Tuesday, May 30, 2017

Hallelujah Anyway: Rediscovering Mercy

by Anne Lamott
Riverhead Books     2017
197 pages     Spiritual

"Well, Hallelujah Anyway." Isn't this what we say when life is getting us down—when we don't know where, when, or how to move ahead? Isn't this what mercy is all about? Anne Lamott says: "Yes, because in the words of Candi Stanton's great gospel song, 'hallelujah anyway.' Hallelujah that in spite of it all, there is love, there is singing, nature laughing, mercy."

Anne Lamott is one of my favorite spiritual authors. My love affair with her began with her book Plan B: Further Thoughts on Faith. She tells it like it is—no holds barred, and nothing glossed over. In Hallelujah Anyway, Lamott is telling us that sometimes life isn't particularly pleasant; that shit happens; and then every once in a while, we see glimmers of grace and mercy. Mercy most of all. Lamott tells us that "Mercy is radical kindness. . . Mercy means offering or being offered aid in desperate straits. Mercy is not deserved. It involves absolving the unabsolvable, forgiving the unforgivable."

One of her big lessons is that sometimes when we can't take it anymore, a mentor appears to guide us through the difficult moments. Lamott tells the story of how she found sobriety, and the woman who offered her mercy when she most needed it. This is just one of the many stories she tells about herself and her inner life. She offers her readers accessible wisdom and the very most practical of theologies. She reminds us of "how big and deep life is meant to be." 

Lamott's faith is honest faith; full of questions, days that have no meaning, glimpses of light, dear friends that anchor us, and mercy that comes from the most unusual people, at the most extraordinary times. Hallelujah Anyway reminds us to celebrate life, no matter what.

Several thoughts about the book and our reading of it. I read the book with my husband for our morning reading times. Of course, he had no past experience with Lamott, and he found the premise of the book rather negative. However, our readings provoked a lot of discussion about the nature of failure, about how he was always willing to give someone the benefit of the doubt, and how he was so very good at mentoring people. We also talked about how hard he was on himself—that he needed to offer himself some mercy.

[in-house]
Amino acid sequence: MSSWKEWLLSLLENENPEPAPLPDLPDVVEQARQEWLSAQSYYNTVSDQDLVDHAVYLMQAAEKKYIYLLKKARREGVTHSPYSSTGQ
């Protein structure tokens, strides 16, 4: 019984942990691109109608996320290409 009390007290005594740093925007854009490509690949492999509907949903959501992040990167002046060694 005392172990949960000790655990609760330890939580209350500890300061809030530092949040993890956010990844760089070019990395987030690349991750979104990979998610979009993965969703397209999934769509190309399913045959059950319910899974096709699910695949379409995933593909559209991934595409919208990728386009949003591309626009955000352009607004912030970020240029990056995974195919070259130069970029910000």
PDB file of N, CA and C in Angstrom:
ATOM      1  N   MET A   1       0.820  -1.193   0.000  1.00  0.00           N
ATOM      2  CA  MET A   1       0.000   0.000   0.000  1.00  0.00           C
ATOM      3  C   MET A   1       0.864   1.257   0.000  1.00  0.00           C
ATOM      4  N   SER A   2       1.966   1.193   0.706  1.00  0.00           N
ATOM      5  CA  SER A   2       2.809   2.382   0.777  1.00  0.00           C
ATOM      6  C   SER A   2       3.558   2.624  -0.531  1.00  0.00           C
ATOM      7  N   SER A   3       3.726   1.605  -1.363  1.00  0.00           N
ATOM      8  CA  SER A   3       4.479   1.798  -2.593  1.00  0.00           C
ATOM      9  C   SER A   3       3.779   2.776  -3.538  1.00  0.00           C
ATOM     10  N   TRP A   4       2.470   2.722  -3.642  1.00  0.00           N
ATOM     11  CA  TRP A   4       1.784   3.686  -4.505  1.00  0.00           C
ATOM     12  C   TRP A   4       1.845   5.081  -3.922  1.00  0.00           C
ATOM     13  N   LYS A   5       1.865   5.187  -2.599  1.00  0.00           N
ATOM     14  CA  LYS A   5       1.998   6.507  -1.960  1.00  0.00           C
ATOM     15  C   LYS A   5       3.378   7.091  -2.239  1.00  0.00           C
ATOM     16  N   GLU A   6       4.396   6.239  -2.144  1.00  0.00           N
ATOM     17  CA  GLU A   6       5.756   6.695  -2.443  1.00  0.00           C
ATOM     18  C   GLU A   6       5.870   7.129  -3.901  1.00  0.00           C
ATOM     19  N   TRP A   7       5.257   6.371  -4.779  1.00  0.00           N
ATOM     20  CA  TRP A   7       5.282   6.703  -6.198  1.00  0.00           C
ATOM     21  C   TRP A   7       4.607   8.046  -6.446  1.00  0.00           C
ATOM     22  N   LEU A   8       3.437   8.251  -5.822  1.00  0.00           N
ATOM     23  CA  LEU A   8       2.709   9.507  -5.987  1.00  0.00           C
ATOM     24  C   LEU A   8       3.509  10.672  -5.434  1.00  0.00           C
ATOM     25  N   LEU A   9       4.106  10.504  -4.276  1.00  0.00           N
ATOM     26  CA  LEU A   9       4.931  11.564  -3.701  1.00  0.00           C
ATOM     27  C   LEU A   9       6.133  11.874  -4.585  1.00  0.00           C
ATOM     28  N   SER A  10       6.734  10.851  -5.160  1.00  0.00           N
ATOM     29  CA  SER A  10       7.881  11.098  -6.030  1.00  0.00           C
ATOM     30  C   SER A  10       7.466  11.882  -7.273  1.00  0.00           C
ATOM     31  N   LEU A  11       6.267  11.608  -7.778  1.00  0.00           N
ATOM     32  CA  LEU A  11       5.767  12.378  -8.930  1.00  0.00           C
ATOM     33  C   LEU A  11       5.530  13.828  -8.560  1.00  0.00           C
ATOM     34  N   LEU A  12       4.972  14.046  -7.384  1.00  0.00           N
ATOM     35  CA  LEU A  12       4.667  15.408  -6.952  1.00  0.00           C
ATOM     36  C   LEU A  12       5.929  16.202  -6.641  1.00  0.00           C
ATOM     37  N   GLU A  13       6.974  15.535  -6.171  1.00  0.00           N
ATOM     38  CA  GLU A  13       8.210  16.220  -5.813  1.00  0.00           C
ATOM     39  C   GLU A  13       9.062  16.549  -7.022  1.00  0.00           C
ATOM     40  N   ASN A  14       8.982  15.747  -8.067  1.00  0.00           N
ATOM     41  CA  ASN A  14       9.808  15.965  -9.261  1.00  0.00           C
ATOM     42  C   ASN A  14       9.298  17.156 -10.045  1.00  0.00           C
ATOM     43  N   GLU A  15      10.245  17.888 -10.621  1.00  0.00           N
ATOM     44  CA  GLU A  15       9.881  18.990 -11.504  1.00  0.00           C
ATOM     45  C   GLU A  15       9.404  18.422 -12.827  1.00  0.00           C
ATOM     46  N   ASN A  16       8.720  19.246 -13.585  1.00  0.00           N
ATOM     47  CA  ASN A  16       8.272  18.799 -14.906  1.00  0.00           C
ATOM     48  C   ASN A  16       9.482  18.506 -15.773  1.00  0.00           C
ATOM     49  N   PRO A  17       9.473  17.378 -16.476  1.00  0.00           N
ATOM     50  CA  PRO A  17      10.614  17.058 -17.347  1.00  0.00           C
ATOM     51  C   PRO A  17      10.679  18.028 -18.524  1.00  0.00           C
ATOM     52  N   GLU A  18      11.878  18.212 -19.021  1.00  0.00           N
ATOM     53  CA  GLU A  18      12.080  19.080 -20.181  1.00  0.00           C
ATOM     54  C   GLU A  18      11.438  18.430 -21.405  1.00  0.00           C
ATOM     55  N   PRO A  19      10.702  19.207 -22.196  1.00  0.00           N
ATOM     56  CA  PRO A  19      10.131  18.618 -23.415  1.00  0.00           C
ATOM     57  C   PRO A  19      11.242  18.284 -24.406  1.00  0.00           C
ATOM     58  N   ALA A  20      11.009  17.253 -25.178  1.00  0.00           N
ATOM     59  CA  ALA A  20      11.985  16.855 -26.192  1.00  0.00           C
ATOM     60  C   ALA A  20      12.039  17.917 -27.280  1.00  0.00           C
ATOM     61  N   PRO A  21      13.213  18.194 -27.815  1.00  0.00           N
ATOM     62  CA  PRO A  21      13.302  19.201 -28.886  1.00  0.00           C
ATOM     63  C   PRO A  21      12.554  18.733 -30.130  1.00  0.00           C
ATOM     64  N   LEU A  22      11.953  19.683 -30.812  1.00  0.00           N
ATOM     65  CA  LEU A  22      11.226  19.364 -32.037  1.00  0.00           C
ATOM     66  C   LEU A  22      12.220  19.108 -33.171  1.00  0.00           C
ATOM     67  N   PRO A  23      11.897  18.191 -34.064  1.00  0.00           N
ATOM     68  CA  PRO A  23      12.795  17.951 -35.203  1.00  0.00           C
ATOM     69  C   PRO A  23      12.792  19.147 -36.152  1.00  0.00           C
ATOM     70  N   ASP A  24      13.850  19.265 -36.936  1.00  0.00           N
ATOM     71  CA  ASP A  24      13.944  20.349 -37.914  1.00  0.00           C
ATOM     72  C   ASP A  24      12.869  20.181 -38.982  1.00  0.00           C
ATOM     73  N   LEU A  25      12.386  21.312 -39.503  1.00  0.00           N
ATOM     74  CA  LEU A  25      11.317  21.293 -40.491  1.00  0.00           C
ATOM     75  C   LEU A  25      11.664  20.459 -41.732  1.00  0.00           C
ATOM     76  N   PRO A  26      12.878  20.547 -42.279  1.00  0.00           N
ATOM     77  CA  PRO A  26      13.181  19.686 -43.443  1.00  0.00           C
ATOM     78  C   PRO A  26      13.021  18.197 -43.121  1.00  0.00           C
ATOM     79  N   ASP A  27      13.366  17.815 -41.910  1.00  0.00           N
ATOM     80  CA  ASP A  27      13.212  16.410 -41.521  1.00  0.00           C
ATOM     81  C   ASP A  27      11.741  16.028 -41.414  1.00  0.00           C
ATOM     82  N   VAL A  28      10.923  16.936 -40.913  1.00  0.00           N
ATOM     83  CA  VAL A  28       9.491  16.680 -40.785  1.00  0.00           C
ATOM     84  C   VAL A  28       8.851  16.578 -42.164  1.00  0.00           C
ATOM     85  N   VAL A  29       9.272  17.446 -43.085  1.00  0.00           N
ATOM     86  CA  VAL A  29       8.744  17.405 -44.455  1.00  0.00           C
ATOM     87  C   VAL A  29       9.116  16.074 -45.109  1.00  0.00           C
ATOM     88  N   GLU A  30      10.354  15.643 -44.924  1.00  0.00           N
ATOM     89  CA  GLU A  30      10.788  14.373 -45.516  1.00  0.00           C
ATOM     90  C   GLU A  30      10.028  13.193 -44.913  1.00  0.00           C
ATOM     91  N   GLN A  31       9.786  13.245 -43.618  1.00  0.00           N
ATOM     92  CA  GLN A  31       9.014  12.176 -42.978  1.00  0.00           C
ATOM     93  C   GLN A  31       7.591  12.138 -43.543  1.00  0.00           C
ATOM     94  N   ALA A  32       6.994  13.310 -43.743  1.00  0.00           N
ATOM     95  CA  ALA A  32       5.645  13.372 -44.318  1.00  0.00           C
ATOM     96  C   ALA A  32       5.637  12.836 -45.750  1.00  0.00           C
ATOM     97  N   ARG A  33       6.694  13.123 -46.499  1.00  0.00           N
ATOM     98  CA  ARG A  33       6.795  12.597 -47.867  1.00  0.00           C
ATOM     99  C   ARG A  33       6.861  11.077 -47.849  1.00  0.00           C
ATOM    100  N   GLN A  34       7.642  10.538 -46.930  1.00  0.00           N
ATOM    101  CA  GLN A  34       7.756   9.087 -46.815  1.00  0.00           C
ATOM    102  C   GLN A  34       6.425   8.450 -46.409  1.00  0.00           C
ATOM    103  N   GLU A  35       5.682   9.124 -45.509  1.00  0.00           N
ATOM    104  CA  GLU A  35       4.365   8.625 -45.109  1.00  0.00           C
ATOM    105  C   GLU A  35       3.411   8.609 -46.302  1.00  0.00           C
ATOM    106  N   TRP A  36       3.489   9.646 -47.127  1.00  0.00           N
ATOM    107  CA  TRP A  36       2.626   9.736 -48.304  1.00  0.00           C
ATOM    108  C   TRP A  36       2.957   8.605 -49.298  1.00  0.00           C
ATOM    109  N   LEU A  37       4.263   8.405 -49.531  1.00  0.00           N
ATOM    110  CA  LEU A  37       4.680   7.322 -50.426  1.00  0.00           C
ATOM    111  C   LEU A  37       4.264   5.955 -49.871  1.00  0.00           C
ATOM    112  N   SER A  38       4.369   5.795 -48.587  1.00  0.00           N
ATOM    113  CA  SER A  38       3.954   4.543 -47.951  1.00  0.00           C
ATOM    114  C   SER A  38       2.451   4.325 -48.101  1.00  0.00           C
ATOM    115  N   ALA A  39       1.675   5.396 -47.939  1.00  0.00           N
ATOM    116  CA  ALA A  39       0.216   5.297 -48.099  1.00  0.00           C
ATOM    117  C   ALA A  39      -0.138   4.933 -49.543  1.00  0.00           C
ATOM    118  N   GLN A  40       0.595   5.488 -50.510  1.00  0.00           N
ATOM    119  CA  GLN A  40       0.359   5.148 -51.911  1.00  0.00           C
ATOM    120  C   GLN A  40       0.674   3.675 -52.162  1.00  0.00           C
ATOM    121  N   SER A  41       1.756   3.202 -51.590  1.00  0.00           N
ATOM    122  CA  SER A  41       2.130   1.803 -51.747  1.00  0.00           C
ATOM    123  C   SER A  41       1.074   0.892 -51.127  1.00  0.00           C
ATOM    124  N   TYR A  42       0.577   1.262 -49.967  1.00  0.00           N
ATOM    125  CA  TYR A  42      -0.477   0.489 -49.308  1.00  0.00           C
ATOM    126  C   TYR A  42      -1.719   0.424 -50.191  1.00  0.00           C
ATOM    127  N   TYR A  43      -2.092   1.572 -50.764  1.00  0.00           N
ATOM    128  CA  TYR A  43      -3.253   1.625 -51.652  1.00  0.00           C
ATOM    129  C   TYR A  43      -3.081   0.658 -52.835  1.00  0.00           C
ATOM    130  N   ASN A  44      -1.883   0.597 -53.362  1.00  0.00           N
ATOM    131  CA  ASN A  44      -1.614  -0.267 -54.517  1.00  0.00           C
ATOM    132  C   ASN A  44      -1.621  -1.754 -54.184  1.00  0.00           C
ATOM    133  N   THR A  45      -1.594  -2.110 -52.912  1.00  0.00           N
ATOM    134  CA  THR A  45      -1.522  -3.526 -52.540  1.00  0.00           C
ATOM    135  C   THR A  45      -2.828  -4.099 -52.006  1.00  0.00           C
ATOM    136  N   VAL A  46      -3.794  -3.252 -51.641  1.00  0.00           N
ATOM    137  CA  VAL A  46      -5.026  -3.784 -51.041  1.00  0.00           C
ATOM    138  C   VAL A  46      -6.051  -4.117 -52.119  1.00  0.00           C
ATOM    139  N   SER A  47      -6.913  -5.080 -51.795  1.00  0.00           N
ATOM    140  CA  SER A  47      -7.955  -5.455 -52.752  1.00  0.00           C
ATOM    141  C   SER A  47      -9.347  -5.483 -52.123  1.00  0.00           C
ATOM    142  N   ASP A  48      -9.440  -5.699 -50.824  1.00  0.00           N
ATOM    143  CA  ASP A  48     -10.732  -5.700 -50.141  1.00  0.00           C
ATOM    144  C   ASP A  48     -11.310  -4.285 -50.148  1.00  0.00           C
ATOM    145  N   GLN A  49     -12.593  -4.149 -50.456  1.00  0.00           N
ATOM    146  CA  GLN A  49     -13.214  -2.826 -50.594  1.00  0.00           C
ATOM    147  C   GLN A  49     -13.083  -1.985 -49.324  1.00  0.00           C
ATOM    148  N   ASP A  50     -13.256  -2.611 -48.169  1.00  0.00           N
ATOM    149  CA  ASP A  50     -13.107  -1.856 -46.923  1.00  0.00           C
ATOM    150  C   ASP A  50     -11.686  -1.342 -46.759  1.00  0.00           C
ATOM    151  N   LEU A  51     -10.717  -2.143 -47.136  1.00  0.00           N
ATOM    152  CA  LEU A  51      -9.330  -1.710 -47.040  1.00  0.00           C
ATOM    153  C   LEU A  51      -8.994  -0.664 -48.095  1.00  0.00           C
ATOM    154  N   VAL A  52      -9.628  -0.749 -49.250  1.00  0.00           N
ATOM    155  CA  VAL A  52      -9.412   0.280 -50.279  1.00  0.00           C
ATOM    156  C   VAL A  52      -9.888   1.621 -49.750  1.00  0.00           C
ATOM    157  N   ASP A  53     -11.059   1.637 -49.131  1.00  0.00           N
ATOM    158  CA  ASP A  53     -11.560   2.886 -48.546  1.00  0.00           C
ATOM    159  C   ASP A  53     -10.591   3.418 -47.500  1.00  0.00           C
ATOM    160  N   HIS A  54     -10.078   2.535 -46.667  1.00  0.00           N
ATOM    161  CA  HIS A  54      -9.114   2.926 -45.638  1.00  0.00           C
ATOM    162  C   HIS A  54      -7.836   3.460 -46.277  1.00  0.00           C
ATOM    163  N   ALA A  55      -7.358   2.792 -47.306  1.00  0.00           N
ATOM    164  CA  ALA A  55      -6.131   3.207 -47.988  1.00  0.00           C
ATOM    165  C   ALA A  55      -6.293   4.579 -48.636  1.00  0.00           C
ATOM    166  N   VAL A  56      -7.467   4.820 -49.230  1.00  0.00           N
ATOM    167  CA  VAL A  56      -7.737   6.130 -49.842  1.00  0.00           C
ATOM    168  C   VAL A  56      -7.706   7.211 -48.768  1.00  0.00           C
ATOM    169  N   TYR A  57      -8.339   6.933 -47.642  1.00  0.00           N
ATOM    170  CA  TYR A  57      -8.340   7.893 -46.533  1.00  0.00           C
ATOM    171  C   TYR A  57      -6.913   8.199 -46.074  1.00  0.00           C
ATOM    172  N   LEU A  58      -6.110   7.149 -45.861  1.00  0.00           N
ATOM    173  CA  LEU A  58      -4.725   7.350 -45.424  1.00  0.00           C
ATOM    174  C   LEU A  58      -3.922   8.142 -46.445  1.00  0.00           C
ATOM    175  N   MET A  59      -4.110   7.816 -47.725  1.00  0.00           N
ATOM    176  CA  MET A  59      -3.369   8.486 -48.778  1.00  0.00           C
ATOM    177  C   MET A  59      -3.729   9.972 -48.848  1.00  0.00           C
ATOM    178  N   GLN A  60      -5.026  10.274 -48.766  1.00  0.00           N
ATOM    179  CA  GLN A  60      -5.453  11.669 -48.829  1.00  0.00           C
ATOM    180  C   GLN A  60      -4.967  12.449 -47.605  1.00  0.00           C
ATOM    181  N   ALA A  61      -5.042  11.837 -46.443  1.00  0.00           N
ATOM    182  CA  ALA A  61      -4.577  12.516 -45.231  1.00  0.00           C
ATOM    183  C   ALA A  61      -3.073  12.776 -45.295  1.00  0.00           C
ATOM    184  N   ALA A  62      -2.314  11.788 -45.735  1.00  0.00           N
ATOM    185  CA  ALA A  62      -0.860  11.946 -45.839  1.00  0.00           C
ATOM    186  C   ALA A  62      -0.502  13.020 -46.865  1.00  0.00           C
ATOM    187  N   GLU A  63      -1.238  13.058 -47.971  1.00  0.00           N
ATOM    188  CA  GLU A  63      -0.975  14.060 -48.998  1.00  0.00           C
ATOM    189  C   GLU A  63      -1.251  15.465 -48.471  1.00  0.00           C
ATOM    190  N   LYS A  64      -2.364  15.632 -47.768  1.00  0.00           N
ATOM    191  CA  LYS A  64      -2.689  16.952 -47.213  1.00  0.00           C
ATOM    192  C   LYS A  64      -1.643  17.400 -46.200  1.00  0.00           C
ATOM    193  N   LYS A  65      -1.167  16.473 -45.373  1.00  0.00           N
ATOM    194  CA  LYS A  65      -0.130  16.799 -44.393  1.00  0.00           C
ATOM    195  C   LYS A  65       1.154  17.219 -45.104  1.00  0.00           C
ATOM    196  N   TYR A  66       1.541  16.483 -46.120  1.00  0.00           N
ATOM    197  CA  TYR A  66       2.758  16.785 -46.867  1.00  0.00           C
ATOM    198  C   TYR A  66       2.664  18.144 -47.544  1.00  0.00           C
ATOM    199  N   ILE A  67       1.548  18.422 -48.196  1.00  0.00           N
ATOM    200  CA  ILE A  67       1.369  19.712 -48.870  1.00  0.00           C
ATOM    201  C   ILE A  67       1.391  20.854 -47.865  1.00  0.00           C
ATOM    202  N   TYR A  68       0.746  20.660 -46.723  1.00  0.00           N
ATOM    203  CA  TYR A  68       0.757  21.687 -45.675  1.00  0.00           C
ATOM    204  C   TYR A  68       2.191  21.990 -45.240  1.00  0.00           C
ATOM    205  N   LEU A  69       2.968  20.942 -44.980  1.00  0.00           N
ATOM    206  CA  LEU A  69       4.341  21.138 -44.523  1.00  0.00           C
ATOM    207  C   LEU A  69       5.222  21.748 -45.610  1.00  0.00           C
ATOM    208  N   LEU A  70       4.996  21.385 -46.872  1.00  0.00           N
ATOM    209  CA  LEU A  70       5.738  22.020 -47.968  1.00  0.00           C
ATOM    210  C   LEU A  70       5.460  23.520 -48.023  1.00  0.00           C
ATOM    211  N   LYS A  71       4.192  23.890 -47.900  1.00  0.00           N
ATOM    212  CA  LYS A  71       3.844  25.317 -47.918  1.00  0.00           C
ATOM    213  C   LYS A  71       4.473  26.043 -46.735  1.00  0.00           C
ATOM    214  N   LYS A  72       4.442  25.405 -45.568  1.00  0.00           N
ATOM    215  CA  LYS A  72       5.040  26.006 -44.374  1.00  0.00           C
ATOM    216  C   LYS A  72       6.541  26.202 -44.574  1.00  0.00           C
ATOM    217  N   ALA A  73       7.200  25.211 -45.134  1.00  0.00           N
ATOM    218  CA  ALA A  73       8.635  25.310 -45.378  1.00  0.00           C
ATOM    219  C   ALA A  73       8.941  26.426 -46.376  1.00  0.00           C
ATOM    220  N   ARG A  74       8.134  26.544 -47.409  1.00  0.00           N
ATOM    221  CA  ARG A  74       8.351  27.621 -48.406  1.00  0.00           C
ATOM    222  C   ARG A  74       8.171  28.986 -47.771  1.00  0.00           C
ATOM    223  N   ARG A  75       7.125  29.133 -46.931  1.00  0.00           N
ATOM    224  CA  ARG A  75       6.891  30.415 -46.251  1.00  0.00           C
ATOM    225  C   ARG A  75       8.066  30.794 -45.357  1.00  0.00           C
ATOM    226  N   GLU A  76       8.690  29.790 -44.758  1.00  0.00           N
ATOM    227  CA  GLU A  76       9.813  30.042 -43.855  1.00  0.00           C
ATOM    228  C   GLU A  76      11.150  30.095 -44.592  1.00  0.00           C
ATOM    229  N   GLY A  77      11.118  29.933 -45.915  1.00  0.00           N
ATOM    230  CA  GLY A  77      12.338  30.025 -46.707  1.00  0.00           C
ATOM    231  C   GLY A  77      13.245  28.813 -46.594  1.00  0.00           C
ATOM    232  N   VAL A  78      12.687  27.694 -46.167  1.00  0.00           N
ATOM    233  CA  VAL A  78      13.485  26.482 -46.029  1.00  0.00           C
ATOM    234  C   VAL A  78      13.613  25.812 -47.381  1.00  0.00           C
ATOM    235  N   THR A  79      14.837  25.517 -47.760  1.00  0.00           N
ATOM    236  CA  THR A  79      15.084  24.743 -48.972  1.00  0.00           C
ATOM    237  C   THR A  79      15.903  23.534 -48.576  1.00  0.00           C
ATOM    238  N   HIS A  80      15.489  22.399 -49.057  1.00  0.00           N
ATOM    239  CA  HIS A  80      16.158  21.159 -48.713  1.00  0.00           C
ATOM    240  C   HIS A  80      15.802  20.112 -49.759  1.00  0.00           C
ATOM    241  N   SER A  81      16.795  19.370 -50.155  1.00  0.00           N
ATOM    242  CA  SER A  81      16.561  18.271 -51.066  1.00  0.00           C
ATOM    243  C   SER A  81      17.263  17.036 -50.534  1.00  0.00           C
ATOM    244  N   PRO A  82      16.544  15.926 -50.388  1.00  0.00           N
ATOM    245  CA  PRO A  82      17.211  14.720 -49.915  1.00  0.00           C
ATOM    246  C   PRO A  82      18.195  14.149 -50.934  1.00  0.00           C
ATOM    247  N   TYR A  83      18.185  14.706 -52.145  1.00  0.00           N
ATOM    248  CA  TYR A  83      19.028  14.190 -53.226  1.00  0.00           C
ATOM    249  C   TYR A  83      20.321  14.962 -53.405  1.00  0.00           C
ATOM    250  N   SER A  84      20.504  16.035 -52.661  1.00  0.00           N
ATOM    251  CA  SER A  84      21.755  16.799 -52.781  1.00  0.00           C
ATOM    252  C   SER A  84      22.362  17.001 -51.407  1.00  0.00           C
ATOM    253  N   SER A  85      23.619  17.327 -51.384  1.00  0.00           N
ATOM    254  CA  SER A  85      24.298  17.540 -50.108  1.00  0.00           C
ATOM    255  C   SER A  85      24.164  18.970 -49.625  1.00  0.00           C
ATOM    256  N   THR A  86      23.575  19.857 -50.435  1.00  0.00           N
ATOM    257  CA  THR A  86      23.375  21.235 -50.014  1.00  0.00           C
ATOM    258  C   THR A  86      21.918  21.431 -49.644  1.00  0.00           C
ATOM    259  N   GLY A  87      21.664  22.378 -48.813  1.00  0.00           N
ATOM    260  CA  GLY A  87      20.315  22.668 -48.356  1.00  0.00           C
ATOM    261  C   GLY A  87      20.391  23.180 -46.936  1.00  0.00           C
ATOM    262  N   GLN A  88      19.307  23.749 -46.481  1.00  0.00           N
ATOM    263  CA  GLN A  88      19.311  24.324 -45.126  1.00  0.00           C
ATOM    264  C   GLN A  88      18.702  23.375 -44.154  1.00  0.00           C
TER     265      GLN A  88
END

While we were reading Lamott's book, I was reading a novel for a church book group called Sensible Shoes by Sharon Garlough Brown, which I will blog about next. In this book, four women meet in a spiritual growth group. One of their commonalities is that they offer themselves no mercy. They are not able to say, Hallelujah anyway! These fictional women offered me a lens through which I could see the points that Lamott was making.

Finally, as I was writing this blog posting in the early evening, the doorbell rang. At the door was a former handyman—alcoholic and recovering drug addict. He was looking particularly haggard and asked if he could come in. (My kids don't like it when he comes around because he can be very disruptive when he has been drinking.) So, we sat in the gathering dusk and he told me his worries and concerns.  I listened and offered him the mercy he needed. Would I have done this if I hadn't read the book? Probably. However, because I read Hallelujah Anyway, I understood the concept of mercy much better—particularly why he had come to me seeking mercy and the generosity with which I could offer him some peace. Anne Lamott says, “I know why I’m here, I know what I have to offer. I can get you a glass of water, that’s really all I have to offer.”

 Here is a video podcast of an interview Anne Lamott made following the publication of Hallelujah Anyway.   

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